8.2 Markley Cove for candy and cokes and launching of boats.
0.0 Cactus Corner, corner of Russell Boulevard and Pedrick Road.
Drove on past gentle swells made as the Pacific nudges up to North American. 2.9 South turn at Road 95 where black walnuts and valley oaks and olives gather around Three Palms Nursery. 3.8 Over Graffiti Bridge, Putah Creek’s First Great Attractor.
Parked past the bridge, off the road, and walked back to where an artist asked the Unanswered Question.
Meadowlarks whistled and mourning doves warned their kin. 4.3 Took right on Putah Creek Road and drove past English walnut orchards and through long rows of olives. Houses few. Cars few. Bikes many. 8.9 Putah Creek Road nudges up to Putah Creek and they go together to Winters. 11.4 Railroad Bridge.
11.6 Intersection of Railroad Avenue and Main. Oat roll with dates and nuts and latte at Steady Eddy’s. Worth a stop. 15.9 Good spot to park and bird at Lake Solano. 17.1 Right on Pleasants Valley Road to 17.9 Lake Solano Day Use and Campground. 18.3 Highway 128. Store that was there is not there. Gas pumps pump no gas. Bikers laugh out loud.
Took Mace Boulevard off I-80 and went south. In 2 miles crossed 1949 bridge over South Fork of Putah Creek and stopped at the City of Davis’ South Fork Preserve. Address was 28875 County Road 104. Set odometer on Honda C-RV to 0.0.
Some grass, some gravel. Signs said what preservation was, and restoration. Garbage can. No toilet. Benches absorbed morning sun. Drove back over bridge and stopped on the right. This end closer to creek. Ran out on narrow bridge and took picture of the creek.
1.4 Drove back north miles and made left on Montgomery Road. 2.4 Stopped at small overpass and peered through a curtain of green at North Fork, eternally dry now that the source brings it no water. Out of the ground rose a dark cylinder, an obelisk of old Putah Creek.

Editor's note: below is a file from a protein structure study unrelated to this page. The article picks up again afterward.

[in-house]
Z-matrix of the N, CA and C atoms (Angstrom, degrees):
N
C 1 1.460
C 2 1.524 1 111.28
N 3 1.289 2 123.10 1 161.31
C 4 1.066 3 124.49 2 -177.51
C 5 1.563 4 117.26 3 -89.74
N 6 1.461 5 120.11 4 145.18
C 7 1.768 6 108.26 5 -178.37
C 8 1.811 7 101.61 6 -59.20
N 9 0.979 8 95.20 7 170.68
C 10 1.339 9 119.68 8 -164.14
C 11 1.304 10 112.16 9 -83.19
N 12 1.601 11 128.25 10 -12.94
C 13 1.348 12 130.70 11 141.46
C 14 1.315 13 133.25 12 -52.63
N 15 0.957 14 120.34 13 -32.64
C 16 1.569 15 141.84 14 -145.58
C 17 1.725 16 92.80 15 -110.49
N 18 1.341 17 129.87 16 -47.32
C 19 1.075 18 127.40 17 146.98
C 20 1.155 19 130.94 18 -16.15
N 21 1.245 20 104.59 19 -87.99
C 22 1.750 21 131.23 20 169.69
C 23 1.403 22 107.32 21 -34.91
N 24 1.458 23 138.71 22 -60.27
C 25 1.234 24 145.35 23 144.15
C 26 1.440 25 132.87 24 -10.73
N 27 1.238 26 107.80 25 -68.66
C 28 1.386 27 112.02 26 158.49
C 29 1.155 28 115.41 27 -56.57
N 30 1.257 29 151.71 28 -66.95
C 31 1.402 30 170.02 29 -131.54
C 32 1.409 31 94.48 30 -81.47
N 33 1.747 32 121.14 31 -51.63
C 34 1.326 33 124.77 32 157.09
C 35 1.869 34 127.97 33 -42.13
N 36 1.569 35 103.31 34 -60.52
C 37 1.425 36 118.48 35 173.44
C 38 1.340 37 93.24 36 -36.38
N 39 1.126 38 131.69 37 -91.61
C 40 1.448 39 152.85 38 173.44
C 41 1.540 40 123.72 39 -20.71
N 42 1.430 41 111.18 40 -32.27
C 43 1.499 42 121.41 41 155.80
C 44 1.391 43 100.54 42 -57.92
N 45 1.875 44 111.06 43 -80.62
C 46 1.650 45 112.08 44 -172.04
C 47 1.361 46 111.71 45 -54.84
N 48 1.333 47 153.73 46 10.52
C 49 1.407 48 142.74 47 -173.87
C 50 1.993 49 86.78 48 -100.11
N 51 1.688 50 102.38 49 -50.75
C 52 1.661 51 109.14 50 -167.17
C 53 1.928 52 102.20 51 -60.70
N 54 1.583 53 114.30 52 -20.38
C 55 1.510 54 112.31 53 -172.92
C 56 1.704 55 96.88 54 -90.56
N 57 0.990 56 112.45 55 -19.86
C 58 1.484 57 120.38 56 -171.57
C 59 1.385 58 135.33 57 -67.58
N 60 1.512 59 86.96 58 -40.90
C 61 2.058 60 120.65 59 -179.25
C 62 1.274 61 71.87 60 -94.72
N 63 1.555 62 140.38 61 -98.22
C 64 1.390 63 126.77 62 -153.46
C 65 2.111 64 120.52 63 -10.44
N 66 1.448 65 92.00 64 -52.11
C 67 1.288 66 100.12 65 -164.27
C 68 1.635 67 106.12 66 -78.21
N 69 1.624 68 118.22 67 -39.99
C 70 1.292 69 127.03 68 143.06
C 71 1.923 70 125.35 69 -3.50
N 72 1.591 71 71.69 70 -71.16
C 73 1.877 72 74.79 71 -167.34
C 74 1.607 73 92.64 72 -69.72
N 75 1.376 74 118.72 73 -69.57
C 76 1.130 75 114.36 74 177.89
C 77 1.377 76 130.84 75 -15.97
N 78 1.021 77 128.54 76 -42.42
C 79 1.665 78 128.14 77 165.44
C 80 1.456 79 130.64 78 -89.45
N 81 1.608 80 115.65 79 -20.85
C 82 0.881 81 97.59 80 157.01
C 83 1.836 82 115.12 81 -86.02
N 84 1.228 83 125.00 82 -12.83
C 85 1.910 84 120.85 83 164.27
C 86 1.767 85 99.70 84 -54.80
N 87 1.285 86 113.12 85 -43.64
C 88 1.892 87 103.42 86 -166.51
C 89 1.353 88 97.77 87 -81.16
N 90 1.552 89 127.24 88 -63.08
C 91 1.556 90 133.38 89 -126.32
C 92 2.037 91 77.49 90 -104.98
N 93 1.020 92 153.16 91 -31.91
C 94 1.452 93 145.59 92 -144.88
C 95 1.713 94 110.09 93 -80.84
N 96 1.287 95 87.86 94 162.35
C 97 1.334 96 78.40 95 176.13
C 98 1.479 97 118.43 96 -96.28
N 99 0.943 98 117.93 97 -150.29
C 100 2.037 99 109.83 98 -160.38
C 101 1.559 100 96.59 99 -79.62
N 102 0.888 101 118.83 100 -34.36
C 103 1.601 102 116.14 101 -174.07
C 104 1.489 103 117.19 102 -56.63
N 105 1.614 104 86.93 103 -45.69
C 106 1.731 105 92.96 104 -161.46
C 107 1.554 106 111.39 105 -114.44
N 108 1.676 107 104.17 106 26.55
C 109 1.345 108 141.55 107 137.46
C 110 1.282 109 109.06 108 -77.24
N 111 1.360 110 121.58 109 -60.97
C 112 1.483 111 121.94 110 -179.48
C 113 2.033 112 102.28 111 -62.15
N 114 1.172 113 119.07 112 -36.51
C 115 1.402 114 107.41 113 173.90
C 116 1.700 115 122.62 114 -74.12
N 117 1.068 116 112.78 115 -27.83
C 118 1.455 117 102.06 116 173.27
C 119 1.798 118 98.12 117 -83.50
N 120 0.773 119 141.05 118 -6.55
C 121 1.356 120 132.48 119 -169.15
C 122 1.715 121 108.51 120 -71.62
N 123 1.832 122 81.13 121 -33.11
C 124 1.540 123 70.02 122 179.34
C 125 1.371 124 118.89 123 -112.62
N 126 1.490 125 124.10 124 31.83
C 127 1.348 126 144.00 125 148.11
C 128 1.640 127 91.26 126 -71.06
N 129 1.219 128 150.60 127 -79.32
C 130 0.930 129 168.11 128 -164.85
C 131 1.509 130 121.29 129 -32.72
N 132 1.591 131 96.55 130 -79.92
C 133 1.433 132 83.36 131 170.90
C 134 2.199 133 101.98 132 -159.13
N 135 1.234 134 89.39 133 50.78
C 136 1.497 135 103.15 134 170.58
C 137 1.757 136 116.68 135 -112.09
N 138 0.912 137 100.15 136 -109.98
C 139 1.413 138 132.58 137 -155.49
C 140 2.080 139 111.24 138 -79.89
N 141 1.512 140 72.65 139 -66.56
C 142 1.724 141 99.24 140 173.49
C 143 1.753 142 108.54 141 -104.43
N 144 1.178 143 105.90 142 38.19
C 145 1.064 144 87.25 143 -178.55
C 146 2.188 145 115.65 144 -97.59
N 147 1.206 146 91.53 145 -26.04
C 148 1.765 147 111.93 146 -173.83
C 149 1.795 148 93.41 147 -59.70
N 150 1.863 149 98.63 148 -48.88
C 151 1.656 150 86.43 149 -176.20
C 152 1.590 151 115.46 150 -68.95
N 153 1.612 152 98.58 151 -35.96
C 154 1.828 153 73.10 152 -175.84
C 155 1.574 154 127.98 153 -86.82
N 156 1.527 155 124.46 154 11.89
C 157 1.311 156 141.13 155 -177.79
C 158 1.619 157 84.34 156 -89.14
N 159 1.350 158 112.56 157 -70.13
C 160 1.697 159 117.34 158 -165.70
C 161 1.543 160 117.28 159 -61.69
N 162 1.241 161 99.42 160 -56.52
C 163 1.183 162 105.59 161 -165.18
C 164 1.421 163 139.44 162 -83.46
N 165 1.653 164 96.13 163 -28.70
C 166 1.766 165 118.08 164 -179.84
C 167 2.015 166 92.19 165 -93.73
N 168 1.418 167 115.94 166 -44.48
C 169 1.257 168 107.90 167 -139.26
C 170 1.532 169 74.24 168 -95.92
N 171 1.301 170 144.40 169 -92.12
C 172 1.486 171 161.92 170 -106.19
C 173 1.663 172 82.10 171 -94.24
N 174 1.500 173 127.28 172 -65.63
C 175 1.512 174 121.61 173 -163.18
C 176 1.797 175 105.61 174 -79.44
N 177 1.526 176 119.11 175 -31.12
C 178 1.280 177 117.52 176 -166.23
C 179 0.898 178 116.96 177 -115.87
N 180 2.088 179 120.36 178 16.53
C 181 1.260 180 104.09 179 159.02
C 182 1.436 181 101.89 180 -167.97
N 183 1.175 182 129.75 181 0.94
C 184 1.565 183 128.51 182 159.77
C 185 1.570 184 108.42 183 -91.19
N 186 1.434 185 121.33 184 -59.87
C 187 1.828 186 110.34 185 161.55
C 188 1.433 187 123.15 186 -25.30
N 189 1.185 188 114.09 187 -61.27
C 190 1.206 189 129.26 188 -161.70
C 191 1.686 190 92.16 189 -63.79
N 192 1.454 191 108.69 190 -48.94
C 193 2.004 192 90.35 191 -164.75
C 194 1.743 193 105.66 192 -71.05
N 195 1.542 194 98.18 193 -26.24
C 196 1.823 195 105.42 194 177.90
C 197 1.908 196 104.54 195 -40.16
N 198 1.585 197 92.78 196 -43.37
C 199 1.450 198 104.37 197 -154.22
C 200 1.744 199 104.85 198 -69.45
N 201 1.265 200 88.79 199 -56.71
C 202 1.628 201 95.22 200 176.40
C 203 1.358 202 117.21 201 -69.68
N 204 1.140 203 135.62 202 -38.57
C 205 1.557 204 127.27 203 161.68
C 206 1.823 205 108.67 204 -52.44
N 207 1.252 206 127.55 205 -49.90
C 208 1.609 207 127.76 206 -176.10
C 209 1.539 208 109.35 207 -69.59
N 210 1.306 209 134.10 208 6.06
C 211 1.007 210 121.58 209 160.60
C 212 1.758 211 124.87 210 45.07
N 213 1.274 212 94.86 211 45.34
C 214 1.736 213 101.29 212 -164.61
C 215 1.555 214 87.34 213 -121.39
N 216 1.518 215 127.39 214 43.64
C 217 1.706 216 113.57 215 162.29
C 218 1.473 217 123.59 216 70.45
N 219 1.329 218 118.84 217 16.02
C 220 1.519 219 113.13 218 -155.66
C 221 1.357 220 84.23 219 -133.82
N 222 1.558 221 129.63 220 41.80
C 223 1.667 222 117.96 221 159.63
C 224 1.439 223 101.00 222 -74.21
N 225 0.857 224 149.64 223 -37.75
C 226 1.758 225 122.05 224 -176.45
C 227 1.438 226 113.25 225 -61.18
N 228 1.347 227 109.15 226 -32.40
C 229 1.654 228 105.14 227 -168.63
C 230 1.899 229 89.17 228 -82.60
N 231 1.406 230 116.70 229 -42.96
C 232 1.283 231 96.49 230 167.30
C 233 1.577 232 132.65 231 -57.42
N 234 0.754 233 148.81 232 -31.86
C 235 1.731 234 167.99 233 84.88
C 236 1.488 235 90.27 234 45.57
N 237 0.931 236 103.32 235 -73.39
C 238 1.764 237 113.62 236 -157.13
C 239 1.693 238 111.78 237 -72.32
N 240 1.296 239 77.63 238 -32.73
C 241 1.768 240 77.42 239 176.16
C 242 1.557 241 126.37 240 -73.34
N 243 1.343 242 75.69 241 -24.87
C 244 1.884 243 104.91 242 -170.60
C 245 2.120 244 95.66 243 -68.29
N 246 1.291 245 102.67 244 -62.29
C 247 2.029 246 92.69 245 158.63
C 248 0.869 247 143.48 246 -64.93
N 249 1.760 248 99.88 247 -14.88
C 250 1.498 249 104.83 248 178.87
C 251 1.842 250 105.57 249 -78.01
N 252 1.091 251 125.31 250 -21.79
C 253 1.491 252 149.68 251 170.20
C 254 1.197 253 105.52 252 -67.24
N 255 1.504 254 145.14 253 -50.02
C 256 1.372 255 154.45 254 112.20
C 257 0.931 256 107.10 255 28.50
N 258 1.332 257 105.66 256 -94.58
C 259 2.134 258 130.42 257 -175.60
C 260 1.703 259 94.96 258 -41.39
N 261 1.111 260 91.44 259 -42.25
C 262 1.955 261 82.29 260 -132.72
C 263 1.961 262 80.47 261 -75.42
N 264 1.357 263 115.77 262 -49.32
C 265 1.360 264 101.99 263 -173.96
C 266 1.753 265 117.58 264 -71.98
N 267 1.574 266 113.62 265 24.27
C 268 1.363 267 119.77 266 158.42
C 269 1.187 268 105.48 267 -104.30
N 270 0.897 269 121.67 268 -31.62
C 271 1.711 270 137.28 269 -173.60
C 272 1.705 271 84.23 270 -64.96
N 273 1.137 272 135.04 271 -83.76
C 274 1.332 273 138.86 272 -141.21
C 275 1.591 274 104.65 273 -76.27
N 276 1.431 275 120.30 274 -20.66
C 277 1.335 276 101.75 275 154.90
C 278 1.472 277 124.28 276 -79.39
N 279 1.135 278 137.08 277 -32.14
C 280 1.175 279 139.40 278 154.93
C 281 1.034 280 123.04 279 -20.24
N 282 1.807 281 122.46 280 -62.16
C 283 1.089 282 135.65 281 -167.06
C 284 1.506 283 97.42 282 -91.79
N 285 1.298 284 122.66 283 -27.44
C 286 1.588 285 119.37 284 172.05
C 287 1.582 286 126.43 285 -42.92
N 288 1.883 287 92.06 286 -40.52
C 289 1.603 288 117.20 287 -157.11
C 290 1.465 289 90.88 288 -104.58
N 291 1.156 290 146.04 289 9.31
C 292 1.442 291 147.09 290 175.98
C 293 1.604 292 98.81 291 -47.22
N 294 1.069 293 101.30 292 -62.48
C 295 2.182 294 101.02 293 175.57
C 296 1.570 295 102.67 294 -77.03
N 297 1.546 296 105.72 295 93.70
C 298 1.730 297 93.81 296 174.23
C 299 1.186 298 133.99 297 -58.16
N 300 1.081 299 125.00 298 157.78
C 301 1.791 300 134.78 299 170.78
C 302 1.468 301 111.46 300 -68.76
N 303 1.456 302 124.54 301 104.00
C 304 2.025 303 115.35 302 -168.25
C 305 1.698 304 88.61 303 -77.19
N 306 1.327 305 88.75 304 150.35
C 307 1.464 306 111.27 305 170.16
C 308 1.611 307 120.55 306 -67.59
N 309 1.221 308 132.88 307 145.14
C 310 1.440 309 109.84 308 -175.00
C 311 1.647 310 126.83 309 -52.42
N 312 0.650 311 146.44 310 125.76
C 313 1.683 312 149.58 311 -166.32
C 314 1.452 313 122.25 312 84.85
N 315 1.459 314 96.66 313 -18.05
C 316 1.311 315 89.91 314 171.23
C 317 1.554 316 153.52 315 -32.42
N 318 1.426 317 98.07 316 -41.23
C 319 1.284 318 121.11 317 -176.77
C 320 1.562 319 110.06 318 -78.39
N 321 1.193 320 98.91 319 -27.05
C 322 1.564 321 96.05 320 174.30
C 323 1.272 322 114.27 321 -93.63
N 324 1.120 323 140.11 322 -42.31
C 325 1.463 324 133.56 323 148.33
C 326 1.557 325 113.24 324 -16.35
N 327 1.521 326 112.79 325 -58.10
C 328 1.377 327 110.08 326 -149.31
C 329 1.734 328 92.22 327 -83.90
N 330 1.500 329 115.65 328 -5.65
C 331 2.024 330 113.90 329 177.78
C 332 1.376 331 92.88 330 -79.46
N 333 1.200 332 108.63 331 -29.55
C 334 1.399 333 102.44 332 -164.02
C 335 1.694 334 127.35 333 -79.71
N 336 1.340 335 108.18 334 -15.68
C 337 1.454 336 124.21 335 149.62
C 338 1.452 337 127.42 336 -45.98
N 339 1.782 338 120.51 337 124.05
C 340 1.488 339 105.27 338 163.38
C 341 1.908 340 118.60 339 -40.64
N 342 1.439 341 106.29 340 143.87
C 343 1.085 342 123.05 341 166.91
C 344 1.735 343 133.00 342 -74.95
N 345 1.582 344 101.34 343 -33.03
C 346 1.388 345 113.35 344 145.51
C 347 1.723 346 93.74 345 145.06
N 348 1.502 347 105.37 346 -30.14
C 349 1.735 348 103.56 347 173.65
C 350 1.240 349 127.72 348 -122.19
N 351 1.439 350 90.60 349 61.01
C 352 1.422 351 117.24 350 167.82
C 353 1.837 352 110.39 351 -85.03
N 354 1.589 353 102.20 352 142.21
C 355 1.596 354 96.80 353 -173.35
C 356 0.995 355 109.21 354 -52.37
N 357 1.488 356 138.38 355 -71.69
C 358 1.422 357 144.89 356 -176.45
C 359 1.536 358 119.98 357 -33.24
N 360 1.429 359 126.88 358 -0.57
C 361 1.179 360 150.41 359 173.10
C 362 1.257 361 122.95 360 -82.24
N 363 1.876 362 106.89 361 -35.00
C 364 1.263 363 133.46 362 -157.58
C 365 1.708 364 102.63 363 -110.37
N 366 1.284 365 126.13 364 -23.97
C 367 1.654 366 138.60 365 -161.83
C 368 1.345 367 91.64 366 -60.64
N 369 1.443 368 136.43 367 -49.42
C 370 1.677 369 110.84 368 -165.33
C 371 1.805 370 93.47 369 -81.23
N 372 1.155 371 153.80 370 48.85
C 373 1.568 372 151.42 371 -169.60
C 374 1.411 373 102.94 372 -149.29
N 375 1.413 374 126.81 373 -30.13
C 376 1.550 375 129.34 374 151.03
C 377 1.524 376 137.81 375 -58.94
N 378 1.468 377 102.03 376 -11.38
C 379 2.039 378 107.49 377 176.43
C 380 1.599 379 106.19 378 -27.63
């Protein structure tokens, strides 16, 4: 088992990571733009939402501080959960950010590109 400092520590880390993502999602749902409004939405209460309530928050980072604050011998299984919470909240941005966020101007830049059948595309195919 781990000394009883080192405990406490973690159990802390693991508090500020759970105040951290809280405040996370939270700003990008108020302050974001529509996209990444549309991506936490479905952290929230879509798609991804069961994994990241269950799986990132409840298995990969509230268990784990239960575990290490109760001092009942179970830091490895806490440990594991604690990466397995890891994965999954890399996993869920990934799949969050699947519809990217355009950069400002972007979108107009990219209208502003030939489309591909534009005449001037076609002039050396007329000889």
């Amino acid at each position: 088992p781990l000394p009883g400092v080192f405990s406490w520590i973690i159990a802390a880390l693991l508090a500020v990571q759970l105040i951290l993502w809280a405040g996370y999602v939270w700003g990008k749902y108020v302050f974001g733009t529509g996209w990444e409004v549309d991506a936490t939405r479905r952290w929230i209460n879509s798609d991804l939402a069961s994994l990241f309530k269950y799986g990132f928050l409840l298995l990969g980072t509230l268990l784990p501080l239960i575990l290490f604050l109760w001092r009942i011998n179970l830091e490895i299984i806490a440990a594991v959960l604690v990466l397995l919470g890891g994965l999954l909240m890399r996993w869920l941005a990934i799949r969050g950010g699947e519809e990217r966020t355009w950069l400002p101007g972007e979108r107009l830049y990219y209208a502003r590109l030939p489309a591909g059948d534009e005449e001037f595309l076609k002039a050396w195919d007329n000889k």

2.5 City limits of Davis, elevation 52. 2.8 Right on Regatta. 3.0 Left on Ranier and right on Emerald Bay. In two more lefts was Lillard. All this turning was beside the point. 3:8 Left on Cowell. 4.4 Left on First. 5.1 A left on Old Davis Road. Parked in University Lot 10 for a potty stop and a latte from Cargo Coffee. 7.2 Old Davis Road to Southern Pacific tracks, parked the car, and walked 200 yards to the trestle. Graffiti was worth it.
Backed tracked to I-80 and followed State Route 113 to Hutchison Drive. 9.7 At the roundabout followed sign to Campbell Road and then to Garrod and Brooks roads. 10.9 Old house on Brooks. Campus took it off life support. Putah-Cache Bioregion www.casinoscapital.com/new-jersey-relaxes-online-gambling-laws/ Project wanted it for headquarters, but Grounds refused, citing earthquake unworthiness.
11.4 A sweeping turn south and straight ahead was the dam(n) spot, the first of two Great Alterations of Putah Creek. After World War II Army Corp built levee that channeled all creek water out of the North Fork and into the South Fork. Picnic tables under huge black walnuts. Narrow paths go east and west through a veritable jungle along the creek. Wild turkeys gobbled and woodpeckers pecked and black phoebes caught flies. 11.9 Right on Hopkins. 12.9 Left on Hutchison. 13.6 Right on Pedrick (Road 98) to Cactus Corner.